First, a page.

Japanese Economy To Shrink Over 3 Percent

Japan's economy likely to shrink 3.3 percent this year, its worst contraction since World War II, the Cabinet said as exports and production continue to fall.

TOKYO (AP) -- Japan's economy is likely to shrink 3.3 percent this fiscal year, its worst contraction since World War II, the Cabinet announced Monday as it submitted a massive supplementary budget to finance a new stimulus package.

"Exports and production are falling drastically, while employment conditions are rapidly worsening. Financing for businesses is also severe, and it is correct to say that Japan is in the middle of a financial crisis," Finance Minister Kaoru Yosano said in an address to the parliament.

Yosano asked lawmakers to quickly pass the extra budget, which calls for a record 15 trillion yen ($155 billion) in government spending to finance a new stimulus package. The package is equivalent to about 3 percent of Japan's gross domestic product.

His remarks came after the Cabinet downgraded its forecast for Japan's GDP to a contraction of 3.3 percent for the current fiscal year through March 2010. It had previously predicted GDP would be flat for the period.

It also said the world's second-largest economy is likely to have shrunk 3.1 percent in the fiscal year that ended last month, worse than the previous estimate of a 0.8 percent contraction.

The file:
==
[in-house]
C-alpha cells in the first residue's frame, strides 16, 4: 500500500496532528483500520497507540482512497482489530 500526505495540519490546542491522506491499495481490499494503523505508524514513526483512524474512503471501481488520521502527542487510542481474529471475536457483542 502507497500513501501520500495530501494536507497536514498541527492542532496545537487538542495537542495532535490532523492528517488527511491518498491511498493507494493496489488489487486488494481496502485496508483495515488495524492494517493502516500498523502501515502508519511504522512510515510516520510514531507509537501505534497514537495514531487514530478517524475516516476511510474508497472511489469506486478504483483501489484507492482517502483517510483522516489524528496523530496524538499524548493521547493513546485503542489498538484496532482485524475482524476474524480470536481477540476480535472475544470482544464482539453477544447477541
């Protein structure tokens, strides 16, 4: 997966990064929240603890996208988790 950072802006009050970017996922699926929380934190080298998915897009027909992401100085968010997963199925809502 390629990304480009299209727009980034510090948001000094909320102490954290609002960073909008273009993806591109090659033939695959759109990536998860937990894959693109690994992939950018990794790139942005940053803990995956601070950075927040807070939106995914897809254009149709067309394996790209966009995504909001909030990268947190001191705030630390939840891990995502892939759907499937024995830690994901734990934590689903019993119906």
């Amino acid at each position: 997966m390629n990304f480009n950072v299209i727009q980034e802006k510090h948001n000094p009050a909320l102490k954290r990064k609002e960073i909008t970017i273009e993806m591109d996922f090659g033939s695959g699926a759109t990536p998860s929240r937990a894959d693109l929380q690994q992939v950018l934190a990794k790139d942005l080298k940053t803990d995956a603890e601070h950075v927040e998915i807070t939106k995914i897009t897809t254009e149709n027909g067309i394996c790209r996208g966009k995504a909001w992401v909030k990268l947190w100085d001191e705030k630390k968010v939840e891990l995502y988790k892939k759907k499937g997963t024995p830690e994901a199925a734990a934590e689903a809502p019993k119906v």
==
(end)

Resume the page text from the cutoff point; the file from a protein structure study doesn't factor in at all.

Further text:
With the latest estimates, Tokyo now expects the two-year period to be the worst for the economy in the country's postwar history. The largest previous GDP contraction was 1.5 percent in 1998.

In a statement released early Monday, the Cabinet said the stagnant global economy was hurting Japan's mainstay exports. But it said its economic measures would prevent Japan from getting caught in a downward spiral.

The Finance Ministry last week said Japan recorded its first annual trade deficit in 28 years in the just-ended fiscal year.

Japan has heavily relied on foreign sales of its cars and gadgets to drive economic growth, and is reeling from the collapse in global demand sparked last year by the U.S. financial crisis. Its economy shrank an alarming annual 12.1 percent in the October-December quarter, marking the steepest contraction since the oil shock of 1974.

The administration says the newest stimulus package will help protect the economy from slipping further while laying the foundation for future growth. It also provides support for the unemployed and small businesses.

The spending will also add to Japan's expanding public debt. Since Prime Minister Taro Aso took office in September, lawmakers have already approved two stimulus packages worth 12 trillion yen in fiscal spending.

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